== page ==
Thursday, June 17, 2010
Mellow Bakers: Pizza (June)
Pizza was the first yeast bread I made with any regularity. I started making my own pizza dough years ago, although thinking back to that old standby recipe, it was nothing like the breads I make now: tons of yeast, tons of flour, quick to go from mixing to rising to eating. Taste-wise, while we were happy to be eating homemade pizza, the crust was thick, very bready, not very flavorful . . . really not very good.
I had high hopes for Peter Reinhart's pizza napoletana from the BBA, but I had a very challenging time working with the dough and it ended up much thinner and crispier than we like at our house. When I discovered P. R.'s pizza neo-neopolitan from Artisan Breads Every Day, I thought I would never bake another pizza crust again: the dough was a dream to work with and the flavor and texture were perfect.
Until now: Jeffrey Hamelman's pizza dough (from Bread, p. 273) showed up on our June breads for the Mellow Bakers. We're big pizza lovers in this house, so clearly we were happy to try another pizza recipe.
Last night just before bed, I mixed up my biga: a bit of water, a tiny pinch of yeast, and some flour, and let it sit overnight. It was probably ready to go early today since it is very hot and humid here, but we had plans this morning, and it didn't look any worse for wear when I finally got around to using it this afternoon.
I mixed bread flour, water, a bit more yeast, and salt, and then added in the biga. The dough was very wet, even more so when I started drizzling in the olive oil. I reflected on how much I've learned; in the old days, I would've added cups and cups more flour to be able to deal with this dough, but I've finally become accustomed to working with doughs with high hydration. My biggest problem was the oil: it actually made the dough so slick that my stand mixer wouldn't knead it; the dough hook just skimmed the surface. So I took it out and kneaded it by hand for a little bit.
While the dough was in its first rise, I browsed my blog list and came upon this post by Anne Marie called "Distracted Baking." In it, she talks about forgetting to look at the errata sheet for Bread before beginning to make her sourdough. Um . . . oops. I quickly jumped over to Mellow Bakers and downloaded the newest version of the errata, wondering if I needed to add more flour and that's what accounted for the super-wet dough. But no, the only change in this recipe was to add more yeast (.13 oz instead of .04 oz). No big deal; it is so hot and humid here that, even with much less yeast, the dough easily doubled in the first hour and again in the hour after the fold.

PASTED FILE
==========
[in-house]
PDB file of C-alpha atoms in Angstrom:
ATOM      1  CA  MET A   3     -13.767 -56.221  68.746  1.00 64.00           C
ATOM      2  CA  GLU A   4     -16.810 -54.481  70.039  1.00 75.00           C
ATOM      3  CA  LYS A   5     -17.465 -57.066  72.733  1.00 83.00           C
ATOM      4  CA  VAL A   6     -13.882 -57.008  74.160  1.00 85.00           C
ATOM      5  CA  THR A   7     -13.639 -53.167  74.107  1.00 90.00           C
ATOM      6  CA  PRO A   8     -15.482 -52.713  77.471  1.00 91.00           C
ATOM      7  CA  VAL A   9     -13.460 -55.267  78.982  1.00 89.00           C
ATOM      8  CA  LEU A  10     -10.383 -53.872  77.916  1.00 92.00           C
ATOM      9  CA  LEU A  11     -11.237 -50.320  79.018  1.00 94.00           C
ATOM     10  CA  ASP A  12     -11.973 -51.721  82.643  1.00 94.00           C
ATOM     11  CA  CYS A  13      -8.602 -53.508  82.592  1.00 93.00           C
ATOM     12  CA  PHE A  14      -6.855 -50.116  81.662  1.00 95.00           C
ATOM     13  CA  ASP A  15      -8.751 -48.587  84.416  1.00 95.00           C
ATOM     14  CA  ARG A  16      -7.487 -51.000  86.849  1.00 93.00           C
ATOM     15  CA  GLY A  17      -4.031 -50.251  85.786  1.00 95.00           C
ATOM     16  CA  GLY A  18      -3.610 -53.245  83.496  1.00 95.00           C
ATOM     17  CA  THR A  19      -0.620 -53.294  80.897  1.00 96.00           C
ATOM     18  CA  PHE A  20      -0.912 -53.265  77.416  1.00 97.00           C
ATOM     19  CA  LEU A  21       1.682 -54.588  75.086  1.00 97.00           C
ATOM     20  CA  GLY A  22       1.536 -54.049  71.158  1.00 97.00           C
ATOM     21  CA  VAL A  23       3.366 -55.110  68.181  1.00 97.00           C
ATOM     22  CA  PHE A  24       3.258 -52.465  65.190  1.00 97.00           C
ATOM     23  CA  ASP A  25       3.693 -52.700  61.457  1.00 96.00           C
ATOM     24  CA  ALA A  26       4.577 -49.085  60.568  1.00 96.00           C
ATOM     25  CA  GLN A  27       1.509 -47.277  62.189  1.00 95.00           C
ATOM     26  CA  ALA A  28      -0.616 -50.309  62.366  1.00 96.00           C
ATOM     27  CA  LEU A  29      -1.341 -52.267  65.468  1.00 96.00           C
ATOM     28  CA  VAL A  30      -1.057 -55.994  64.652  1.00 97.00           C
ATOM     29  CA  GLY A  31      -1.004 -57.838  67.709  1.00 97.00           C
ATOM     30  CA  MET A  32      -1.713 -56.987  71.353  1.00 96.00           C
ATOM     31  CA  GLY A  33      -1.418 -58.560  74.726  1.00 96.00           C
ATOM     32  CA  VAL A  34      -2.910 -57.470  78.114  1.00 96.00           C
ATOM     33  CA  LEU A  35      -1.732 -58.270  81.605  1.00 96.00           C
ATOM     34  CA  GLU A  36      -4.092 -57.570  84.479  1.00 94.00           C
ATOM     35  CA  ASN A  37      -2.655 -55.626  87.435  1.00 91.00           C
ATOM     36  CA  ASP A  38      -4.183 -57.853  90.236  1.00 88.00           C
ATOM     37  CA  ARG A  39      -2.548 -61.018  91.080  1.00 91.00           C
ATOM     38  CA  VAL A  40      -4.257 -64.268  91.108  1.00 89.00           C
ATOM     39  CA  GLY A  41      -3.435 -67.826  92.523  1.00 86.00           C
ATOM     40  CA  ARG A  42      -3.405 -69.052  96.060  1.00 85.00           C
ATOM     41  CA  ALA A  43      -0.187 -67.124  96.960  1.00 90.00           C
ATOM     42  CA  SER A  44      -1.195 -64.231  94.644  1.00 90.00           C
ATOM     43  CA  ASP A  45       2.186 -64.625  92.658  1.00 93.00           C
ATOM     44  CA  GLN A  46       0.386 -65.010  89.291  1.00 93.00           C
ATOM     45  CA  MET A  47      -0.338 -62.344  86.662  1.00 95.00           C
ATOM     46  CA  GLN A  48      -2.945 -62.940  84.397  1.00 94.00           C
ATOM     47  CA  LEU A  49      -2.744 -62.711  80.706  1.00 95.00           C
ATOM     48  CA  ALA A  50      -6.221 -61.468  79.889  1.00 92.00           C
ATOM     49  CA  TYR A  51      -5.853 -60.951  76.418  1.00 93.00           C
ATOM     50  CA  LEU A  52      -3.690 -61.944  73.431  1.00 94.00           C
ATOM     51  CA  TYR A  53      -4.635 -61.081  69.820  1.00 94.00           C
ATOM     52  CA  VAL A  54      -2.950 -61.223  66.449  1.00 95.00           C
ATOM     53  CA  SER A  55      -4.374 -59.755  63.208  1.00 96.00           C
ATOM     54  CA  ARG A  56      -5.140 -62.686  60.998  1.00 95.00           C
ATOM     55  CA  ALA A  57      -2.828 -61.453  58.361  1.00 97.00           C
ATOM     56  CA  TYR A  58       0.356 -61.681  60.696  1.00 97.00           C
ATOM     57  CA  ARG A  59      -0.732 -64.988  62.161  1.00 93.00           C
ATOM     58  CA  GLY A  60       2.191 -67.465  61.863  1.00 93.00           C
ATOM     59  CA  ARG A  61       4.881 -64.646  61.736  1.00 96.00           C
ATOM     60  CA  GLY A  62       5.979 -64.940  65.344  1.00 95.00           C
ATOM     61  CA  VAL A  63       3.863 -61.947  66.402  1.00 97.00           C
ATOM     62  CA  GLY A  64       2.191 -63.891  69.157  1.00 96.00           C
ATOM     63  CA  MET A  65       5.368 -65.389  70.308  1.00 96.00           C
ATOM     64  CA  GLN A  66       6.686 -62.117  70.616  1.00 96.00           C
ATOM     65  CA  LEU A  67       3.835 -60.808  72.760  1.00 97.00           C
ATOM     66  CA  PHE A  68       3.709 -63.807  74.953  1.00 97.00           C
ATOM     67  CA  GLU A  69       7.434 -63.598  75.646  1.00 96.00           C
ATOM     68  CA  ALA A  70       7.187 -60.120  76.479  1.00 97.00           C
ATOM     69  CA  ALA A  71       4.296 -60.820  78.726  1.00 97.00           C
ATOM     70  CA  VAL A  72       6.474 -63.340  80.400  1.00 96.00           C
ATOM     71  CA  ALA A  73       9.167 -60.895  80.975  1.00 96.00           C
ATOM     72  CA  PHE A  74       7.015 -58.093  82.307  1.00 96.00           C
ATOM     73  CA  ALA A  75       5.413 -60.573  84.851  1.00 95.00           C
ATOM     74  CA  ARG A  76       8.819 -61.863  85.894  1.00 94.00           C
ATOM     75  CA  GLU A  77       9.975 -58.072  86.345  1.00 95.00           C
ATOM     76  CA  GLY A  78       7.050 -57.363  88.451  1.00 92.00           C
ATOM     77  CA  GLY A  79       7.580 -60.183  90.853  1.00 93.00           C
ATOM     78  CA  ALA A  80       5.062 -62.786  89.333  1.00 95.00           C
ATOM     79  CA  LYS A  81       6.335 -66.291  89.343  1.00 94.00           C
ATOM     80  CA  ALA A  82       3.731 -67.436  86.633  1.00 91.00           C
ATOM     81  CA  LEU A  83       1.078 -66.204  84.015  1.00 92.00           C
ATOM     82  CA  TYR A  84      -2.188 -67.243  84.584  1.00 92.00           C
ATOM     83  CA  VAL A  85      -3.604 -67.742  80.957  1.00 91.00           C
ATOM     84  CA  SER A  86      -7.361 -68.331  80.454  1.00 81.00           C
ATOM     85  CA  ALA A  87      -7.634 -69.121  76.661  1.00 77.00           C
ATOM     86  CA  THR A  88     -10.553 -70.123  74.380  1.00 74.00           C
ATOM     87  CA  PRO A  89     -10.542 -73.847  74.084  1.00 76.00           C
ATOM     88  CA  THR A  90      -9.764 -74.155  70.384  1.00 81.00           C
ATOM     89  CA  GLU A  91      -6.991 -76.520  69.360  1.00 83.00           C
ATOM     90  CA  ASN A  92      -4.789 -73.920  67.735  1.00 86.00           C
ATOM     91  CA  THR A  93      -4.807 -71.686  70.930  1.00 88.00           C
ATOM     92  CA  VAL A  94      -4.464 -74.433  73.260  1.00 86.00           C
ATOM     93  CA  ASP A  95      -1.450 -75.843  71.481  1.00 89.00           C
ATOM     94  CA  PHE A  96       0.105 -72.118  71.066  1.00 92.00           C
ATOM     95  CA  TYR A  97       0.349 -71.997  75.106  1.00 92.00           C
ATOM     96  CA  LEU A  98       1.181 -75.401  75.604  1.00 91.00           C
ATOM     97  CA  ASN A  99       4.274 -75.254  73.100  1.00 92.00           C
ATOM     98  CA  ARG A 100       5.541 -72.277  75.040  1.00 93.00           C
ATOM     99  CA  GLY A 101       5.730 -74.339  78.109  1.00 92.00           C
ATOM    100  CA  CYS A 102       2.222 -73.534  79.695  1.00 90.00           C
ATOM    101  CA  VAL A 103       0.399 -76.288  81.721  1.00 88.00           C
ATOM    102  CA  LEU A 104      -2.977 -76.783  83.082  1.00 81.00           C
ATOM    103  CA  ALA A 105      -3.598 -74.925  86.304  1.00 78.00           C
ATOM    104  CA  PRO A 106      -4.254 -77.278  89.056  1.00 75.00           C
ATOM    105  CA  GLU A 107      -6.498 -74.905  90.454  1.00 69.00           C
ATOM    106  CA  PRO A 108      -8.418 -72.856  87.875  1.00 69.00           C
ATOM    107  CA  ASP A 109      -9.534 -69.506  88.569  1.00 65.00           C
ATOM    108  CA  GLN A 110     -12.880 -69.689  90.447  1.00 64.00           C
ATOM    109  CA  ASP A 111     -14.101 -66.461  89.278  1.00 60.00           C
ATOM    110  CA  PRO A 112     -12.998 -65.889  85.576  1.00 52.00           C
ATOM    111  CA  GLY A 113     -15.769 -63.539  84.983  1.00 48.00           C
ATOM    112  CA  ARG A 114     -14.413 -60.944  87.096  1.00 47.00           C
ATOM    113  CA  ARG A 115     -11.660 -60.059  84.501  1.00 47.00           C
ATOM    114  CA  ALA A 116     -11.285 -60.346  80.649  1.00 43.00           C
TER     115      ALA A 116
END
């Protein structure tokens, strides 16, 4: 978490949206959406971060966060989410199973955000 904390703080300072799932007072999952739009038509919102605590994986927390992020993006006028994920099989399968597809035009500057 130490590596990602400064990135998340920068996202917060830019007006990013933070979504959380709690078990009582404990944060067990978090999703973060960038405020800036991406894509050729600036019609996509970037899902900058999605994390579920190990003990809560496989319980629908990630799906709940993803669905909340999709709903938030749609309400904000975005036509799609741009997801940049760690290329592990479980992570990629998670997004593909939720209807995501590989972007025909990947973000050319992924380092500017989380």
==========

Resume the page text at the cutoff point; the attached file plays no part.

Instead of making the one-pound pizzas that Hamelman calls for, I divided the dough into 8 ounce balls, as we always do. Unfortunately I didn't plan ahead; one of my favorite things about P. R.'s recipe is that it makes six eight-ounce pizzas, one for me, one for hubby, one for the kids, and three to freeze for a later meal. This recipe only made four (I'll have to use my baker's math next time to increase the recipe!), so I only froze one dough ball.
We topped them as we always do: simple sauce; cheese blend (mozzarella, asiago, and romano, with a bit of basil); mushrooms and pineapple for me; olives, pepperoni, and pineapple for the kiddos; and everything for the hubby. They baked up perfectly in 5 minutes at 550 F.
This recipe is easily as good as our other favorite: thin and crispy on the bottom with a nice chewy crust. Excellent flavor. We will definitely be making it again!
Check out the other Mellow Bakers' pizzas!